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UAE grounds most private drones, light sports aircraft after Yemen's retaliatory attacks

US Rep. Ilhan Omar (D-MN) (L) talks with Speaker of the House Nancy Pelosi (D-CA) during a rally with fellow Democrats before voting on H.R. 1, or the People Act, on the East Steps of the US Capitol on March 08, 2019 in Washington, DC. (AFP photo)
An Emirati stands near a General Atomics Predator XP drone on display at a drone conference in Abu Dhabi. (Photo by AP)

The United Arab Emirates has grounded most private drones and light sports aircraft for a month after a daring retaliatory attack by Yemeni army, which struck several targets deep inside the Emirati soil using drones and ballistic missiles.

"MOI (Ministry of Interior) is currently stopping all flying operations for owners, practitioners, and enthusiasts of drones, including drones and light sports aircrafts," the ministry said in a statement on Saturday.

While the Interior Ministry did not refer directly to the Yemeni's army attack in imposing the ban, it claimed that the decision came after finding "misuse of permits granted to those who practice these sports."

The report came less than a week after Yemen’s army and allied forces from the Popular Committees staged their latest retaliatory strikes against Abu Dhabi and parts of Saudi Arabia.

Abu Dhabi police, in a statement published on the official Emirates news agency, WAM, said three fuel tanker trucks exploded in the industrial Musaffah area, near storage facilities of the Abu Dhabi National Oil Company (ADNOC), and that a fire also broke out at a construction site at Abu Dhabi International Airport. Saudi Arabia also said that the Yemeni forces had targeted the kingdom with “nine drones.”

The strikes came in response to the UAE's involvement in a Saudi-led war on Yemen that has killed tens of thousands of Yemenis while unsuccessfully trying to return the impoverished country's former Riyadh-backed officials to power.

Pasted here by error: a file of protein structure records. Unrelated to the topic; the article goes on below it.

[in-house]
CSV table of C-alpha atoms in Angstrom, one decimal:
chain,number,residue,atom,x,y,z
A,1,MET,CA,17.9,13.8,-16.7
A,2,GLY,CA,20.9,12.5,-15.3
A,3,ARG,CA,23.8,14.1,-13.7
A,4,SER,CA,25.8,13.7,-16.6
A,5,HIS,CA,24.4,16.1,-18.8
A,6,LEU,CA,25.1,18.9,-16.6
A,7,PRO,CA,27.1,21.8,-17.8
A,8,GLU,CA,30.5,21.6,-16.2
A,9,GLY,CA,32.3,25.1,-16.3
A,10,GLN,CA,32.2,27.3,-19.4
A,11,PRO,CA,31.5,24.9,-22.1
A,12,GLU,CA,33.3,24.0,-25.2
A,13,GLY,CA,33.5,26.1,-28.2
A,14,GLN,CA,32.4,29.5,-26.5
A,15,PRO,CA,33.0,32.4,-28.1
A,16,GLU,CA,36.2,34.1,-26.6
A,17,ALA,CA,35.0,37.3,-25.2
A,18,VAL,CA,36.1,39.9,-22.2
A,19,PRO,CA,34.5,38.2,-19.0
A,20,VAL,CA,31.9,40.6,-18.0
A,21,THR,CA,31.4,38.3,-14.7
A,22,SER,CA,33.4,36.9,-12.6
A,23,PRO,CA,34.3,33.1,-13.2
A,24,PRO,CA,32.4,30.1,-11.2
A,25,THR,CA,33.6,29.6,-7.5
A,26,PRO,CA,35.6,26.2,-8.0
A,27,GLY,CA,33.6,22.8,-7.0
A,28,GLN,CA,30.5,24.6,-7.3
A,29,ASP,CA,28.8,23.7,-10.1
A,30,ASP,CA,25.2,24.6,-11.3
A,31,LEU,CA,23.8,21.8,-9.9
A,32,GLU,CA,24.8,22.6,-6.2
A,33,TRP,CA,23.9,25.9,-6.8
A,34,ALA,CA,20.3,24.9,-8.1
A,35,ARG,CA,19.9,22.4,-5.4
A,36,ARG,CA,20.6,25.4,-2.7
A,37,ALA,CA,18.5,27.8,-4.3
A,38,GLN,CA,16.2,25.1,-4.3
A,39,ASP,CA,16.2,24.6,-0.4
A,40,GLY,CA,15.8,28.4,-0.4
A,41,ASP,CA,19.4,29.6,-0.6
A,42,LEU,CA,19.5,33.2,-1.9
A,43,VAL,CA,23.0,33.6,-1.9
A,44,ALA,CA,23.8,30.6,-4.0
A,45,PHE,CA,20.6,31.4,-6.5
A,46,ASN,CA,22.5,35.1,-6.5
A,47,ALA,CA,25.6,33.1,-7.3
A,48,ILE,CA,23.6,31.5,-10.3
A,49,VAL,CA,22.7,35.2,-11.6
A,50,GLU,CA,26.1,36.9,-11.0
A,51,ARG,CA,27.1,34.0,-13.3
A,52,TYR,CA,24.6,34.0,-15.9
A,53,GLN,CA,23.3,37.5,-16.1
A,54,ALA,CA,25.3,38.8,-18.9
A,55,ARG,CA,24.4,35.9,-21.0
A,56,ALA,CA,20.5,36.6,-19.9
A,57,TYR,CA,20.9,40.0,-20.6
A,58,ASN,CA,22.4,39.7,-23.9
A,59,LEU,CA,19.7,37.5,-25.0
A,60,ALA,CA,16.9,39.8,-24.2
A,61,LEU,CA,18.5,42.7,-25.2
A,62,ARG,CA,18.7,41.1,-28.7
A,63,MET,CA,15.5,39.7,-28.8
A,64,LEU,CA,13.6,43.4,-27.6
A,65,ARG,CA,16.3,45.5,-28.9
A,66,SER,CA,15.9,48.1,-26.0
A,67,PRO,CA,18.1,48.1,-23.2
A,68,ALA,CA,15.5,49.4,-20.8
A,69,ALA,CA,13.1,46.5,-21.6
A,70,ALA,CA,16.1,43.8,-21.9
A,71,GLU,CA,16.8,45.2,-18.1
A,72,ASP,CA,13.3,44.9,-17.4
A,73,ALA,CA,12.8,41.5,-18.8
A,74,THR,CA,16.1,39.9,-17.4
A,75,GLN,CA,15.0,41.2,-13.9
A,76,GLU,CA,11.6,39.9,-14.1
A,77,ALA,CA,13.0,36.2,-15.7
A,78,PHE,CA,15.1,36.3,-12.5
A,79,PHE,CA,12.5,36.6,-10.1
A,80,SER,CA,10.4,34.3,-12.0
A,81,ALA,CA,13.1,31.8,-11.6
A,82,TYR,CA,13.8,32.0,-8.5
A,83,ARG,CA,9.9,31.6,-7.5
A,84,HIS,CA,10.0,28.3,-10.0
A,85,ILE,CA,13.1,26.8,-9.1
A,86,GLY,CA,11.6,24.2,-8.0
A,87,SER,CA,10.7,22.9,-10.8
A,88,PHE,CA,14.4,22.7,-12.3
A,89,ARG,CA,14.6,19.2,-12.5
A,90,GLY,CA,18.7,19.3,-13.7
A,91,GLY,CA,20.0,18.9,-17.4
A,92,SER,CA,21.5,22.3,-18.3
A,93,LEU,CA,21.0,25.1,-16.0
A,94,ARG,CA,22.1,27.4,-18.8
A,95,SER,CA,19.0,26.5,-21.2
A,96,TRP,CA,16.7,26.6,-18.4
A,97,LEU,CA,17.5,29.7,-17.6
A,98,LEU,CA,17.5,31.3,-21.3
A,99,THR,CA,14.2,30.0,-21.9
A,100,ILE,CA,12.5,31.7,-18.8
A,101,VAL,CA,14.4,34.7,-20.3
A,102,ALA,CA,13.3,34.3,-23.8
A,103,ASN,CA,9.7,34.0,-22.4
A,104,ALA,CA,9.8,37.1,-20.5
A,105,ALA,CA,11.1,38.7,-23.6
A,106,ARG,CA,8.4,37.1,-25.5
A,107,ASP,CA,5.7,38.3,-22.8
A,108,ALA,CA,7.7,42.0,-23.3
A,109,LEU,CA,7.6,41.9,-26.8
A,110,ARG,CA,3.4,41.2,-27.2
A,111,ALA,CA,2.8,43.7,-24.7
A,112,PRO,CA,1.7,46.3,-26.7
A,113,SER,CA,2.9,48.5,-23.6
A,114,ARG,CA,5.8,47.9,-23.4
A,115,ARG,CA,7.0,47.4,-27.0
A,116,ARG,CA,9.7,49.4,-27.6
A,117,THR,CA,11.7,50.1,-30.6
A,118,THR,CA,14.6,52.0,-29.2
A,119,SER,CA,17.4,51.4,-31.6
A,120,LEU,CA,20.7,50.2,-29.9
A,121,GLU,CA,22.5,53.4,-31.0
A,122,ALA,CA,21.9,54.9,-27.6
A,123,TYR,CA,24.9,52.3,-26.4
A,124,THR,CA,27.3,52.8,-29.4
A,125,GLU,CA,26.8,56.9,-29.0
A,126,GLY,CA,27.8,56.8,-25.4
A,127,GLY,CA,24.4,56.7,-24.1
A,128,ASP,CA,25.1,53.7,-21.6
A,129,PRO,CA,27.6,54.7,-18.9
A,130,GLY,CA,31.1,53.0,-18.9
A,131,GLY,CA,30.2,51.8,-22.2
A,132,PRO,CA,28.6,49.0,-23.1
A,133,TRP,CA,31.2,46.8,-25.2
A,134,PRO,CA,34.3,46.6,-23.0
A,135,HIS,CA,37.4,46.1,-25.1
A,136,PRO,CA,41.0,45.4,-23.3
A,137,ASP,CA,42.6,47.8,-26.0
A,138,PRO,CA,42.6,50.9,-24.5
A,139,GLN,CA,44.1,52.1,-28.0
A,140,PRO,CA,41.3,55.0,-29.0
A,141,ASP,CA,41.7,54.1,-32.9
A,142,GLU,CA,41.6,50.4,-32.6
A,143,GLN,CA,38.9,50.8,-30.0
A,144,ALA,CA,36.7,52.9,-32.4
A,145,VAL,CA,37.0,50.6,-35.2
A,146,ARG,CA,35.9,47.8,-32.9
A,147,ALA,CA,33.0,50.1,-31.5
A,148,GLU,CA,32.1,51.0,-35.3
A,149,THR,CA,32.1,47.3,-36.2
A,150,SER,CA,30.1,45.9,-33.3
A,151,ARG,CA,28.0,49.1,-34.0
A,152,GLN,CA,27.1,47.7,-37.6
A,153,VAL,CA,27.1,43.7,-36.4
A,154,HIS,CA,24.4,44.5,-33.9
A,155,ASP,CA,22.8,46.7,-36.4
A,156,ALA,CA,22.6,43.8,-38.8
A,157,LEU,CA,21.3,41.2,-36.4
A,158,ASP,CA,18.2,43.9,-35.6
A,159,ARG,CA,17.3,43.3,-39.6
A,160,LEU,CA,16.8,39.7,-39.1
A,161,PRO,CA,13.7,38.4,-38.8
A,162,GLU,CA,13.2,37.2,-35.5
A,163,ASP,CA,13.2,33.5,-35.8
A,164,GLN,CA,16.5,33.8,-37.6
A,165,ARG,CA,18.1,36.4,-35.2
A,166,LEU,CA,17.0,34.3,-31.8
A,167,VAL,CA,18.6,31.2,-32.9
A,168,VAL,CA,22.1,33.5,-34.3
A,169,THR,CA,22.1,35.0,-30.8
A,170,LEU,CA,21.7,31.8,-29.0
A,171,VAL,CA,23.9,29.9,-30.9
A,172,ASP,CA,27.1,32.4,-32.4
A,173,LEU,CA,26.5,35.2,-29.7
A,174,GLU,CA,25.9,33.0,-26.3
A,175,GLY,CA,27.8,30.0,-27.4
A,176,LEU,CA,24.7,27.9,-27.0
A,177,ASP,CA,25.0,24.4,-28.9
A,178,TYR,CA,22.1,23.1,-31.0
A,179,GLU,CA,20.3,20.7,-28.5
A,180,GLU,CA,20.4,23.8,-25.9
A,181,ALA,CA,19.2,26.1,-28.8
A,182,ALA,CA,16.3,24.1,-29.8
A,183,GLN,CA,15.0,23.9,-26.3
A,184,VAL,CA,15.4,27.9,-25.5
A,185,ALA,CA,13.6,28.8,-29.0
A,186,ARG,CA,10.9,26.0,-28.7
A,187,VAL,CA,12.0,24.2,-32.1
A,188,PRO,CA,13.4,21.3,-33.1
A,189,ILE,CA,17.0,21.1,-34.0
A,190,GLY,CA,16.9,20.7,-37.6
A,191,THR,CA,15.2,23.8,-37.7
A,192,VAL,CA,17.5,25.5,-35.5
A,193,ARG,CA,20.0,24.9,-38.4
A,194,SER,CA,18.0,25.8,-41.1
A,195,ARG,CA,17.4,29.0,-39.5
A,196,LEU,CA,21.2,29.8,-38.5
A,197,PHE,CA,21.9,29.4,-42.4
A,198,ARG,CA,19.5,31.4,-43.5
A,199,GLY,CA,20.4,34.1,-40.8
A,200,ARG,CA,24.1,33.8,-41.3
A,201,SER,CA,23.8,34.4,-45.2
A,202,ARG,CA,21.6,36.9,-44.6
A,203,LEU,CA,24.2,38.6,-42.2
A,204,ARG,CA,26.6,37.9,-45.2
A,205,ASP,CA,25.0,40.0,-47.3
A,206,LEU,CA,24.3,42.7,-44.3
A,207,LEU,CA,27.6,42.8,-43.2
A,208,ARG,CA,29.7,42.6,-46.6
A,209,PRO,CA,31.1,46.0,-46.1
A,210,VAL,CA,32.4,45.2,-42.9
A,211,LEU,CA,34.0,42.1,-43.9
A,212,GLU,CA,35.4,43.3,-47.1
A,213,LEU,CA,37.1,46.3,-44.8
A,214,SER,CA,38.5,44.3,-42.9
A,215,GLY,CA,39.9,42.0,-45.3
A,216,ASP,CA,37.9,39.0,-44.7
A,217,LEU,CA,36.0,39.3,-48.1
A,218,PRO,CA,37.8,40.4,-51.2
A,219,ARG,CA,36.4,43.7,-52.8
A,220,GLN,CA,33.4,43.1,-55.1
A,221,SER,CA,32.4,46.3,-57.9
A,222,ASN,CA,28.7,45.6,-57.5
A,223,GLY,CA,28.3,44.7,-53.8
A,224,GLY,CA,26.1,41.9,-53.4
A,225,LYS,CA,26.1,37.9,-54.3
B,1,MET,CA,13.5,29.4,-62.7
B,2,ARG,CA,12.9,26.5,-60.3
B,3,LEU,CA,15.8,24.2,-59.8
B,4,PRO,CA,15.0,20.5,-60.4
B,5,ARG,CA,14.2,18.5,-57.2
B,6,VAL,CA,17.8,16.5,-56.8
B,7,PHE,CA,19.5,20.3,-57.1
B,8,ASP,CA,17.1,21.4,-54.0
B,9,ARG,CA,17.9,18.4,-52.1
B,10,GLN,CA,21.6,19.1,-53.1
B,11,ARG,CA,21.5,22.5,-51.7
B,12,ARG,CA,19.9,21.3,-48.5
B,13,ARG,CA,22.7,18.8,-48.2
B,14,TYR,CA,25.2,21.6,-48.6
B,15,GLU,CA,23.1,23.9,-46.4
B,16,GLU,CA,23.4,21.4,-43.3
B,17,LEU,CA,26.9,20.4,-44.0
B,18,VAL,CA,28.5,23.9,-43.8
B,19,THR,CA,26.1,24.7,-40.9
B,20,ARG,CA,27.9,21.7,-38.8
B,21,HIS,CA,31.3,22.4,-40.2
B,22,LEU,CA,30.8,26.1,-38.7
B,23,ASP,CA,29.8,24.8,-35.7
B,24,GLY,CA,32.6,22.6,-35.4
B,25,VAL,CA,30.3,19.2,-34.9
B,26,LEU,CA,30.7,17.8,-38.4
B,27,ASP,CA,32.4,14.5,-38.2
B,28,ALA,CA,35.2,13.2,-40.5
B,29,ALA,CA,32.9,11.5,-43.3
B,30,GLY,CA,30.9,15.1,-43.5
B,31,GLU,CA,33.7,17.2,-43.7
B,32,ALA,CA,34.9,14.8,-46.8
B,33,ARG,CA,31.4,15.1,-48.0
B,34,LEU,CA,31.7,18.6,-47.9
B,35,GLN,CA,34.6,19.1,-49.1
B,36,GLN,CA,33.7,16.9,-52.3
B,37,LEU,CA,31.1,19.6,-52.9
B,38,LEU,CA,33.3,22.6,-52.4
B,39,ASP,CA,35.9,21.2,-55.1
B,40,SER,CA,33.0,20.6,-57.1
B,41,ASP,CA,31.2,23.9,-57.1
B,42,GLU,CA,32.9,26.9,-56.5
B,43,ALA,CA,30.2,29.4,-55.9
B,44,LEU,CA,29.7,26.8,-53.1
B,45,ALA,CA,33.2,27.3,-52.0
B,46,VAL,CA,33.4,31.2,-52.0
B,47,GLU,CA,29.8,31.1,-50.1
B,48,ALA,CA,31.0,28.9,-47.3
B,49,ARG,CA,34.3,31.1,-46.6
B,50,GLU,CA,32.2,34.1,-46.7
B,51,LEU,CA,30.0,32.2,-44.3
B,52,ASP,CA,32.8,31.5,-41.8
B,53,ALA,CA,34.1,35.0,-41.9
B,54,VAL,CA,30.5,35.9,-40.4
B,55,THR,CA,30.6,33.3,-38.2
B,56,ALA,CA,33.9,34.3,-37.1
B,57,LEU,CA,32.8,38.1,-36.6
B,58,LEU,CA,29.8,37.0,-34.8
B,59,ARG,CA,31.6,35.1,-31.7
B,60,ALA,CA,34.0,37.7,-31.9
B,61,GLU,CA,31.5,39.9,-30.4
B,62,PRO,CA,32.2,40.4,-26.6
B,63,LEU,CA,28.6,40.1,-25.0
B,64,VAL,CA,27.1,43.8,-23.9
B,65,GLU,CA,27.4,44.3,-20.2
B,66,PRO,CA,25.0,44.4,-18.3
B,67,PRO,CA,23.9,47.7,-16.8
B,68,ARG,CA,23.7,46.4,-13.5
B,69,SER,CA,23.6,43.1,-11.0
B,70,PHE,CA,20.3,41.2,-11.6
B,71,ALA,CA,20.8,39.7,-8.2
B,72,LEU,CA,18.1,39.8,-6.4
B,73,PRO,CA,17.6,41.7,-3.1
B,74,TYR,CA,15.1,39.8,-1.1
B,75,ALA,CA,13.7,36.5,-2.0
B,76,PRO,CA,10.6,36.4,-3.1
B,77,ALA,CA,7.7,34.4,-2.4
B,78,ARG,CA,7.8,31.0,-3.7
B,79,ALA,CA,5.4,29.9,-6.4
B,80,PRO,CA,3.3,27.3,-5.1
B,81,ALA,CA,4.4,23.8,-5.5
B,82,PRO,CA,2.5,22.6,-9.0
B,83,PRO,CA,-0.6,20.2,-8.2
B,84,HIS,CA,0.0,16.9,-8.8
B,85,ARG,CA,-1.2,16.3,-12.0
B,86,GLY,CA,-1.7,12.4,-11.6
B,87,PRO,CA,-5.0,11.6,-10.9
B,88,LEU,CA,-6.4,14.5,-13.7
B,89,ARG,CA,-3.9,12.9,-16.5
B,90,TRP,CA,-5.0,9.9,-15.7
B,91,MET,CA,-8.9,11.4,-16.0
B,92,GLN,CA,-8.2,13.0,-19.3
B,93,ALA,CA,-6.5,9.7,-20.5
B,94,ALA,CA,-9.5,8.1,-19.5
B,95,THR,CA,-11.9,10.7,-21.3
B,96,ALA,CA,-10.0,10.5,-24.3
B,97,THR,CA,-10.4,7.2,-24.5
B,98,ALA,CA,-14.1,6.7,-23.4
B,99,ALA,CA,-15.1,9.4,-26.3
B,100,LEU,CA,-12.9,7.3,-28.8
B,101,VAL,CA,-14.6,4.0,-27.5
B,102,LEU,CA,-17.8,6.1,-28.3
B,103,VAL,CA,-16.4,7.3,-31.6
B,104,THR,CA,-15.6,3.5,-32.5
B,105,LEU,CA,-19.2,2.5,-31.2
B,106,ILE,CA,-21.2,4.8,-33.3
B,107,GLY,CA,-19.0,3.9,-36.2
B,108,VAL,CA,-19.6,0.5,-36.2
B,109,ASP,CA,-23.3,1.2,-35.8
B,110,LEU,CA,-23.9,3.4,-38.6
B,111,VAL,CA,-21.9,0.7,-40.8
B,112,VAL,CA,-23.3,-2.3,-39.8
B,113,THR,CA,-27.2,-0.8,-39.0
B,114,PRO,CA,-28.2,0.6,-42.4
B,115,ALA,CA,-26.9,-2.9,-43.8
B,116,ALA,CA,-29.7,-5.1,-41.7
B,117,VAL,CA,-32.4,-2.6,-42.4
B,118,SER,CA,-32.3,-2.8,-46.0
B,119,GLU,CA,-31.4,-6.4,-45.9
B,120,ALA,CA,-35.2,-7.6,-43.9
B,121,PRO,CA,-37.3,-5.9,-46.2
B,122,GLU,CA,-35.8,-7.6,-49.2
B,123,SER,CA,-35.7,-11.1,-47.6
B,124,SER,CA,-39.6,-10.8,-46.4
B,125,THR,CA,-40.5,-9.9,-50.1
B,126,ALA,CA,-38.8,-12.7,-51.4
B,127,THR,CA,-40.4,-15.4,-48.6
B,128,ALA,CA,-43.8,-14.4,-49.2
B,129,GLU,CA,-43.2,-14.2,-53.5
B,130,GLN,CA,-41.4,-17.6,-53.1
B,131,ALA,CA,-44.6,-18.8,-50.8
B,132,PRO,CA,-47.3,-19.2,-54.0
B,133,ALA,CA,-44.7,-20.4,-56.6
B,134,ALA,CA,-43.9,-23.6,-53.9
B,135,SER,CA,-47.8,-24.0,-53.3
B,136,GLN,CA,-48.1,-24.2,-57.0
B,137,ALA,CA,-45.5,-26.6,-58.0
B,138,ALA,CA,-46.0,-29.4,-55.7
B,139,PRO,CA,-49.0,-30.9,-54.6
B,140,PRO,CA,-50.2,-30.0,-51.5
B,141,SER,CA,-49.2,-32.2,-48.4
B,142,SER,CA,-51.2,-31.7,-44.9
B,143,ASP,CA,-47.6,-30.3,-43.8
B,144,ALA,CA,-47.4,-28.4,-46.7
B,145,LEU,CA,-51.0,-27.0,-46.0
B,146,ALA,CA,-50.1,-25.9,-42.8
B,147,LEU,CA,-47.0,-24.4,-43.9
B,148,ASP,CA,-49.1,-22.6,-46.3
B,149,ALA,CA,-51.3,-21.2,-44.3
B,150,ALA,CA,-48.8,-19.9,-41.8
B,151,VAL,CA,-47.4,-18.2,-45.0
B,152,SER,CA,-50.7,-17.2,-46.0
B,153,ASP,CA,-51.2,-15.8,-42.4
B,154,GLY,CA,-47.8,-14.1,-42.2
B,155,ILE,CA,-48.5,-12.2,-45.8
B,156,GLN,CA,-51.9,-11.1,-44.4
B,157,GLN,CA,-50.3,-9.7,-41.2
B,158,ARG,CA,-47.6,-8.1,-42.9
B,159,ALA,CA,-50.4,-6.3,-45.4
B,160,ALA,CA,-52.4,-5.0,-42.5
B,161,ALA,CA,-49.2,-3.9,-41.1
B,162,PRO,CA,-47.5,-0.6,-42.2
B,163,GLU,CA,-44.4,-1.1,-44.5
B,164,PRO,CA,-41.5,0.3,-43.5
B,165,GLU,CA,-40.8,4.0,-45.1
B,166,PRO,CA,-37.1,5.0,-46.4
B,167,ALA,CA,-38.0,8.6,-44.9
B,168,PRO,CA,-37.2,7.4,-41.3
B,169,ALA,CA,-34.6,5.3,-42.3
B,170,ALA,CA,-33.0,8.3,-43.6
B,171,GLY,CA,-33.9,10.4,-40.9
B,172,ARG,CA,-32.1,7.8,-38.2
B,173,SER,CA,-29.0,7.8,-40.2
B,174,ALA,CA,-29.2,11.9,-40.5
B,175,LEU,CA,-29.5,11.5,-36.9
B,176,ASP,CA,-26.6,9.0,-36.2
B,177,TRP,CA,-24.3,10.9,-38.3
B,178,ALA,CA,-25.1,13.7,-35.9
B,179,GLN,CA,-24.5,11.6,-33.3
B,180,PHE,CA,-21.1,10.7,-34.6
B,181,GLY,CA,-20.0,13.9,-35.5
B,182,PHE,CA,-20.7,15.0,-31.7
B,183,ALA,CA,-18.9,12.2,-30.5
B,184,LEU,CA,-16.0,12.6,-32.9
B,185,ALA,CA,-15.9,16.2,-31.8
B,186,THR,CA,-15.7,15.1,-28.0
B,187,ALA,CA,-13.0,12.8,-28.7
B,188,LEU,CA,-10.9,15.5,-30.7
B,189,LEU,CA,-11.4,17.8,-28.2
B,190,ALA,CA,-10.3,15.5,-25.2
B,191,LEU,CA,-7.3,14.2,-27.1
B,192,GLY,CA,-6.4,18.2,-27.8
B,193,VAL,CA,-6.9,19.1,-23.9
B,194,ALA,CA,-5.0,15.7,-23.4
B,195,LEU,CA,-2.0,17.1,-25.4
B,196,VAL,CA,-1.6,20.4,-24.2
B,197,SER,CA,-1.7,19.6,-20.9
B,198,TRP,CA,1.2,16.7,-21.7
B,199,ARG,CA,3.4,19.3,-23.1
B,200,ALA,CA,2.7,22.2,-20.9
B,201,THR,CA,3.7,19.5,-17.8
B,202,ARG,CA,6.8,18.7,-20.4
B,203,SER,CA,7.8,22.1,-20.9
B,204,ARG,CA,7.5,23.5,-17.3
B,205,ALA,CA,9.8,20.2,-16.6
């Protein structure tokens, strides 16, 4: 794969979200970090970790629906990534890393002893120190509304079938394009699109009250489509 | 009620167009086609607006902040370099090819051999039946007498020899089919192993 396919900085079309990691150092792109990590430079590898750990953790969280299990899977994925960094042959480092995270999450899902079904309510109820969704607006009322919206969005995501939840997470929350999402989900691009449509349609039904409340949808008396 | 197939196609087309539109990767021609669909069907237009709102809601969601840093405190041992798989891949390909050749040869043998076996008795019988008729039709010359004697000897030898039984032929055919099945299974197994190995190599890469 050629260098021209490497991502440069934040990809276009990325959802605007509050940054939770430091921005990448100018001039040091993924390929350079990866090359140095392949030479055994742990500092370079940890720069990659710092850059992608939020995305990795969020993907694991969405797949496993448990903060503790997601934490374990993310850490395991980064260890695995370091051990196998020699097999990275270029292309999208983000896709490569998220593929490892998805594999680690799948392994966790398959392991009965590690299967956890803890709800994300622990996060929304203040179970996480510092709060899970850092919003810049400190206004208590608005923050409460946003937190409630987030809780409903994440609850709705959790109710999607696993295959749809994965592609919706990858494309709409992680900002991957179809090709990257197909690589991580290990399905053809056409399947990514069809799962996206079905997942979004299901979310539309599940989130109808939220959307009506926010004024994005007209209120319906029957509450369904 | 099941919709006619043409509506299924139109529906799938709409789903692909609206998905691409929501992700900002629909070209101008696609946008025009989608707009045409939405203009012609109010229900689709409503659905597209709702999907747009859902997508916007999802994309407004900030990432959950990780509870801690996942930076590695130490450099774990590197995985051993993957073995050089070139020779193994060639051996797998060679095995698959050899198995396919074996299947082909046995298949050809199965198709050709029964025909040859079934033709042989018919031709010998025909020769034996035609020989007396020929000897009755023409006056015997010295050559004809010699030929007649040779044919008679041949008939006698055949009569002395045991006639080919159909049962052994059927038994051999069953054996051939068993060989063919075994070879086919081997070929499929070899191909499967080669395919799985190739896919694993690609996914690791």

Commenting on the retaliation on Tuesday, The Wall Street Journal wrote that the counteroffensive had shown how the Yemeni forces had become emboldened in striking members of the Saudi-led coalition after emerging stronger from years of Saudi war.

The paper also reminded that the Yemeni forces “have hit the UAE before, but this was the first time the Emiratis acknowledged it.”

Describing the Monday counteroffensive in further detail, The Journal cited a preliminary Emirati investigation as saying that the counterblow also involved “cruise missiles and ballistic missiles.”

Now, the Yemeni defense forces could hit targets lying “1,000 miles (1,600 kilometers) away from their mountain strongholds,” the report added.

Also on Monday, Yemen's Houthi Ansarullah resistance movement warned Abu Dhabi that it should brace for more stinging retaliatory strikes from Yemeni armed forces and their allies if Abu Dhabi did not end its involvement in the atrocious military aggression against the conflict-stricken Arab country.

“The UAE should expect more painful attacks if it does not stop attacking Yemen,” Mohammed al-Bukhaiti, a member of Ansarullah's Political Bureau, told Qatar's Al Jazeera television news network.

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